TPMS stands for tire pressure monitoring system. Cars and SUVs sold in the US after 2008 have TPMS systems built in. That dashboard light with the image of the tire with the exclamation point in it is there to indicate that one, or more of your car’s tires are under inflated by at least 25%.
RVs, fifth-wheels, travel trailers are not required to be equipped with a TPMS. However, there are very solid reasons for wanting a TPMS system on your RV. You may even want an after market TPMS on your car or SUV if you are towing a trailer with it because the aftermarket systems have features not always found on the factory installed versions.
Sudden Tire Failure is a Nightmare.
Tire integrity is very important in the operation of any RV rig. Whether you tow a fiberglass lightweight, or drive a 40-foot behemoth motorhome, you simply can’t afford to take your tires for granted.
A sudden tire failure can cause thousands of dollars of damage to your RV. Worse, it can result in an accident that causes serious bodily injury or even death.
A TPMS system, properly set up, can help you monitor your tires and make you aware of two conditions that can lead to a blow out. Those conditions are tire pressure and tire heat.
No TPMS system can accurately predict all sudden tire failures, but having one can give you another line of defense. It will help you avoid tire failures due to leaking or overheating.
A typical TPMS system comes with small sensor/transmitters. These devices simply screw onto the threads of your tire’s stem valve. You put one of these on each tire. The sensor/transmitter sends your tire’s pressure and heat information to a monitor that you mount on your dash.
TPMS systems as described here, can cost anywhere from about $250 to over $500. You may have to buy extra sensors because, you need a sensor for each tire. If you have a long rig, you may need a signal booster so that the sensor signal can be received by the monitor. If you are pulling a toad, get sensors for every wheel that touches the street.
In addition to the added safety, a TPMS can help you maintain proper tire pressure which can improve fuel efficiency, prolong tire life, and avoid abnormal wear of vehicle parts.
A Relaxing, Enjoyable Trip Begins with Tire Safety
To ensure safe RV operation, you must know the Gross Vehicle Weight Rating (GVW/GVWR) and the proper tire pressure for the load you are carrying. You get the tire pressure recommendations from the tire manufacturer. The tire pressure ratings on the placard that comes from the chassis manufacturer may have been correct at the factory, but there is no way to know what may have been changed in the process of building or modifying the RV.
In short, you need to weigh your rig and adjust your tire pressure to conform to the tire manufacturer’s spec for your load.
You set up your TPMS system for the tire pressure you want to monitor. The system shows the pressure as you drive and many systems will alert you when the pressure changes, usually by two pounds psi either lower of higher.
Many TPMS systems will also alert you when your tire’s temperature reaches a certain threshold.
Good TPMS systems will alert you of a slow leak, or a fast leak. The warning will give you time to get your rig off the road safely and see what needs to be done about your tire.
There are Many Systems Available
TPMS systems have become very popular. There are many systems available in the marketplace. Make sure the system you buy is able to monitor the number of tires you will be rolling on the road, in other words, all the tires of your rig and anything it tows or tows it.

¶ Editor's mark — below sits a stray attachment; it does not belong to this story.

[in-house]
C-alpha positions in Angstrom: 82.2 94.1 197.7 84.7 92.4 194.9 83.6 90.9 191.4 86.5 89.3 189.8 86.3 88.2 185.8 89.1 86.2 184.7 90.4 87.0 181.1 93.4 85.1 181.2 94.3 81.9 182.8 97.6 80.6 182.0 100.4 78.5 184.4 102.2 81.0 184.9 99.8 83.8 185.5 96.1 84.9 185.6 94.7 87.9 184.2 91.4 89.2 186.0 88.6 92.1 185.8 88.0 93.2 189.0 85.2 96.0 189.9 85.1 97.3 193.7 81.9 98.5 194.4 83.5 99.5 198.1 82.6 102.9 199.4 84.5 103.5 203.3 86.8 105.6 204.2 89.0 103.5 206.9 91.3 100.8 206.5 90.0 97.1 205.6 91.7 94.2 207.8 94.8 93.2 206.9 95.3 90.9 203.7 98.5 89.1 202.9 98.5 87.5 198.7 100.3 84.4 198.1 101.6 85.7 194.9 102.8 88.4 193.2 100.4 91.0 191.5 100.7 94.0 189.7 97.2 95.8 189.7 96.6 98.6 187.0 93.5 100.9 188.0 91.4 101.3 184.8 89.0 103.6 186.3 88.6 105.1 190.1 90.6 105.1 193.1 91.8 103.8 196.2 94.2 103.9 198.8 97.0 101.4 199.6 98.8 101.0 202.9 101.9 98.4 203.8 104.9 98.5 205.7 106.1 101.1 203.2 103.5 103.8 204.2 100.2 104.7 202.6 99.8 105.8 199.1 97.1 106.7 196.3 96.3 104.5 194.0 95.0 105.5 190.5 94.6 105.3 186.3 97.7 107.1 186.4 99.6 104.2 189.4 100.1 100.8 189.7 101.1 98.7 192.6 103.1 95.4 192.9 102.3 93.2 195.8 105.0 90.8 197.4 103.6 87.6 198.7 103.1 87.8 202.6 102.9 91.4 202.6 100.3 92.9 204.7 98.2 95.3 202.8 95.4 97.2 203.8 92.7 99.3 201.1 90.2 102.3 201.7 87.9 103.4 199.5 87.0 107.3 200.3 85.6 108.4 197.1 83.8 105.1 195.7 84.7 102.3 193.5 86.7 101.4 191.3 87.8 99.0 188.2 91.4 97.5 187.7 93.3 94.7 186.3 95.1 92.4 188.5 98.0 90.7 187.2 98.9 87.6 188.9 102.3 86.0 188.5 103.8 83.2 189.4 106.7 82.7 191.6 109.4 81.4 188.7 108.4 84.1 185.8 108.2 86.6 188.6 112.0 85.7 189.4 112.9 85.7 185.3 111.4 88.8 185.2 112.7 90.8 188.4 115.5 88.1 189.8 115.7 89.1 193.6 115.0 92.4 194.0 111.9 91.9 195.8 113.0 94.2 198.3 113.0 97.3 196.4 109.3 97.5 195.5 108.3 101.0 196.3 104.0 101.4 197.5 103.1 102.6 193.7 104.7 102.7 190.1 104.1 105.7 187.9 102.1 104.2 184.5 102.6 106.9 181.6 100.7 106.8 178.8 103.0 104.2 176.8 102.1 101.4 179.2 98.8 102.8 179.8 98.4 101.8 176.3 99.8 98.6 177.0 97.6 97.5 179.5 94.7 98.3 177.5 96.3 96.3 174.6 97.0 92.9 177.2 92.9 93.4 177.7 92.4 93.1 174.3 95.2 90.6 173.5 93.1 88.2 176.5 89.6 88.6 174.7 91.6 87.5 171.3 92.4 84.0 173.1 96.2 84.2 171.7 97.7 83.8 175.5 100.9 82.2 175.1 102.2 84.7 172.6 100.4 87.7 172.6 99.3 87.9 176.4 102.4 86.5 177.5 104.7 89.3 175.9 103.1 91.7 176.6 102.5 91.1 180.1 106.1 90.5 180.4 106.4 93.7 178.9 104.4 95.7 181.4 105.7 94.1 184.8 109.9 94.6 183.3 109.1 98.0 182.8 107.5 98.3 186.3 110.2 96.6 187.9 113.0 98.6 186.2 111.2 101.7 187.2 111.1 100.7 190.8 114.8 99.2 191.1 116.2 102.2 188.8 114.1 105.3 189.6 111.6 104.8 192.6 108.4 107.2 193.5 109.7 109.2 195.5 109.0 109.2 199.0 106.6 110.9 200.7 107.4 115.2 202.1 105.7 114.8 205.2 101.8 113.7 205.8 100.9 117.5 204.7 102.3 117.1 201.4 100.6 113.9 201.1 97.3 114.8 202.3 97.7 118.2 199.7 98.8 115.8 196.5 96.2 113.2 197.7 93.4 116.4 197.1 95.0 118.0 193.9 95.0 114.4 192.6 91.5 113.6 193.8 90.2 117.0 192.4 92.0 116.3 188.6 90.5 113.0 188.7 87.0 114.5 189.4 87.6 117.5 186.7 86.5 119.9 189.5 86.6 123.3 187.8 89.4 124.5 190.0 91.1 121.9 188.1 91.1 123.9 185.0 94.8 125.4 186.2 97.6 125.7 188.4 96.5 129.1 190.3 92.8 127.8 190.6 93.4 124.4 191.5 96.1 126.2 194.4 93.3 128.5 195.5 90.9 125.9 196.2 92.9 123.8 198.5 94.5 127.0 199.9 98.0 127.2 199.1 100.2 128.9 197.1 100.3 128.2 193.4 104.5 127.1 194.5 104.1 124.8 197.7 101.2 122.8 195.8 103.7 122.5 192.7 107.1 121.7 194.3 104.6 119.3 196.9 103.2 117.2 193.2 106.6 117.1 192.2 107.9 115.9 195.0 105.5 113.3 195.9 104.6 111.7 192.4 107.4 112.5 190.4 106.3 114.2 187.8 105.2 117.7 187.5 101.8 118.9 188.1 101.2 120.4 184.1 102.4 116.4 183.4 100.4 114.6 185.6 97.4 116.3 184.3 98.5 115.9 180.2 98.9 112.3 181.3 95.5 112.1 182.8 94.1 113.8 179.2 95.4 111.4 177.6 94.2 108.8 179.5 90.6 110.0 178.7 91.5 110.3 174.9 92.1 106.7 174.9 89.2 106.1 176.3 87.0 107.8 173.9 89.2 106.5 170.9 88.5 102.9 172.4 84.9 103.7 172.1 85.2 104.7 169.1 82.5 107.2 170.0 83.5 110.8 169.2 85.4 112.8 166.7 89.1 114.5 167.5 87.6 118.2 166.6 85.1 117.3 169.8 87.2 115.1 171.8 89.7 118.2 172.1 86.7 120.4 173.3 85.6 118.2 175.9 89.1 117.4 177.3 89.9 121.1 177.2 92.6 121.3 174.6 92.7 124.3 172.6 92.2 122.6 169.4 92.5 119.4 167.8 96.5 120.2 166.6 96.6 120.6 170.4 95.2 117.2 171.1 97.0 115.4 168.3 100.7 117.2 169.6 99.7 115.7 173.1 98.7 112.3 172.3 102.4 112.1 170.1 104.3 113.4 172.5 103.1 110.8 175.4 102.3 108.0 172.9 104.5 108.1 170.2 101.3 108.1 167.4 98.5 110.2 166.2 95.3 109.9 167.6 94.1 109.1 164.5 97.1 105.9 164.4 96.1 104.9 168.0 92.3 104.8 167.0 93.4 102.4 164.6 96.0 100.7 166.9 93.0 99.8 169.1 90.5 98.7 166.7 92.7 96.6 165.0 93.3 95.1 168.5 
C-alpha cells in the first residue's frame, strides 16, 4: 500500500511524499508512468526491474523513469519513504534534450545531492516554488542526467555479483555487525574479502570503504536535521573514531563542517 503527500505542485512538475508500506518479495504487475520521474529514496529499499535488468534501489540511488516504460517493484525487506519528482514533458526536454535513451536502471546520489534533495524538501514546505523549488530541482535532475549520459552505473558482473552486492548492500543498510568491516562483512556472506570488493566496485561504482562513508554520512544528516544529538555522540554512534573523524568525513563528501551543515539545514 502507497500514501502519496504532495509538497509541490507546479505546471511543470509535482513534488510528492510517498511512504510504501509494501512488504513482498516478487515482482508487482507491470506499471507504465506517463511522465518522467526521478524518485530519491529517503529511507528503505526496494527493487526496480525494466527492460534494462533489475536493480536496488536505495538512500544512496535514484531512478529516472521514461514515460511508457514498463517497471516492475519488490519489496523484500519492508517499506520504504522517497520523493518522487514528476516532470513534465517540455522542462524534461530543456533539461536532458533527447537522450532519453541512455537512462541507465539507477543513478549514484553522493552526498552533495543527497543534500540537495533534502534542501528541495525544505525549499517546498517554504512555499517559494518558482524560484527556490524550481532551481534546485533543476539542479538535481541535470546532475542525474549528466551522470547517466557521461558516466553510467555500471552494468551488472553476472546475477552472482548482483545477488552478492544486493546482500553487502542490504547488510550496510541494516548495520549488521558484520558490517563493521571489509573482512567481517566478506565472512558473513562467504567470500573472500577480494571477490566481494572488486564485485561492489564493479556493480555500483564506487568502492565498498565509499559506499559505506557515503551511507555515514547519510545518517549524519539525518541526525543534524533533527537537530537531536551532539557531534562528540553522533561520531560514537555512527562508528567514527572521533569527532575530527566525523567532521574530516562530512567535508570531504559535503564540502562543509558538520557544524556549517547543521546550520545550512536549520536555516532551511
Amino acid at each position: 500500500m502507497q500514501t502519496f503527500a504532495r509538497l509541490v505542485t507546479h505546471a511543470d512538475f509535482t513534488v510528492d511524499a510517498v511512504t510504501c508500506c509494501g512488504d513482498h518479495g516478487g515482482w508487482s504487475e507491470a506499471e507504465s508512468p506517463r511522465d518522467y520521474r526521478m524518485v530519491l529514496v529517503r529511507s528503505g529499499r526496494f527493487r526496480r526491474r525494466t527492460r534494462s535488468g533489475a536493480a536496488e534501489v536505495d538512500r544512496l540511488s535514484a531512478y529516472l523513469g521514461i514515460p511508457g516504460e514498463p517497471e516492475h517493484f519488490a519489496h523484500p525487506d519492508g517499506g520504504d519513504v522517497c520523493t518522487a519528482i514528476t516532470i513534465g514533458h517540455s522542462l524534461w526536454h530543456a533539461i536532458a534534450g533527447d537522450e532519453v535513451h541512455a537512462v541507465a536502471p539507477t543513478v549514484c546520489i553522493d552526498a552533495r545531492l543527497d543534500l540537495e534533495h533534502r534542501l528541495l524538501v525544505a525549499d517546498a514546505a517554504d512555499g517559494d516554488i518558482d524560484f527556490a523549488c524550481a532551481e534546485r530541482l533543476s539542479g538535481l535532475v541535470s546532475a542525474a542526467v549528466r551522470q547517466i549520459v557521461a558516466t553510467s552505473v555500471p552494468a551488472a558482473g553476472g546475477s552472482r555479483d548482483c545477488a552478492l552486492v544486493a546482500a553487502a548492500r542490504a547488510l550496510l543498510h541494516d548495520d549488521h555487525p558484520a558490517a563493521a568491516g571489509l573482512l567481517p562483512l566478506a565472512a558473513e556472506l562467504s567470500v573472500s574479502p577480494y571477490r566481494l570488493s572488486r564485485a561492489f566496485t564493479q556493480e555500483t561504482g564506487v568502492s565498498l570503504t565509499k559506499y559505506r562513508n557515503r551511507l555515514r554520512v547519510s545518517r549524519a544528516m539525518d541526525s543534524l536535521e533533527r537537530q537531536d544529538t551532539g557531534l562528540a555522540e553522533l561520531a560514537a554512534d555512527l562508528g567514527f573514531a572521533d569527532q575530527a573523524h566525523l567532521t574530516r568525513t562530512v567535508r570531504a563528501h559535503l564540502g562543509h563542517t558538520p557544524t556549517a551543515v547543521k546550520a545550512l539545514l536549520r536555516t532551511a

These are among the most popular features:
- Flow through valve on sensor. Air can be added without removing sensor.
- Sensor batteries can be replaced.
- Sound and visual alerts.
- Device automatically stops monitoring trailer tires when disconnected.
- Additional sensors can be added to the system.
The most popular systems for RVers are:
- Tire Minder A1A. Comes with 4 sensors.
- EEZ Tire Monitoring System. Comes with 6 sensors.
- TST 507. Comes with 4 sensors.
- Tire Safeguard RV-6. Comes with 6 flow through sensors.
- Carchet Tire Pressure Monitoring System. This system is solar powered, but also has an internal, rechargeable lithium battery.
- TireTracker TT 500. Systems available for up to 10 tires. Manufacturer claims to offer lifetime warranty.
A Blow Out or a Wreck Makes for an Unhappy Camper
It pays to take care of your tires. The popular TV commercial reminds you that you have a lot riding on them. It’s true, isn’t it? Your family, the investment you have in your rig and gear, the people with whom you share the road. You wouldn’t want your good time away to end up in damage to your RV, injury or tragedy.
Pay attention to your tires. Know their age. Check often for wear, tread separation and signs of dry rot.
Inspect your tires every time before you set out on the road. If you are parked out in the sun for a while, invest in tire covers to protect them from harmful UV rays. Invest in a good tire gage and carry it with you.
Take Care of Your Tires and They Will Take Care of You.
Tires are not sexy, but they are important. When you are sitting around the campfire, roasting marshmallows, or just sharing stories of the busy week you left behind, as you enjoy your rig trip after trip, season after season, you will be glad you took care of your tires.
Do you have a TPMS? If so, what brand and what is your experience with it? I’d love to hear about it. What do you do to ensure tire safety? Please leave me a comment below, I’d appreciate your input on this important subject.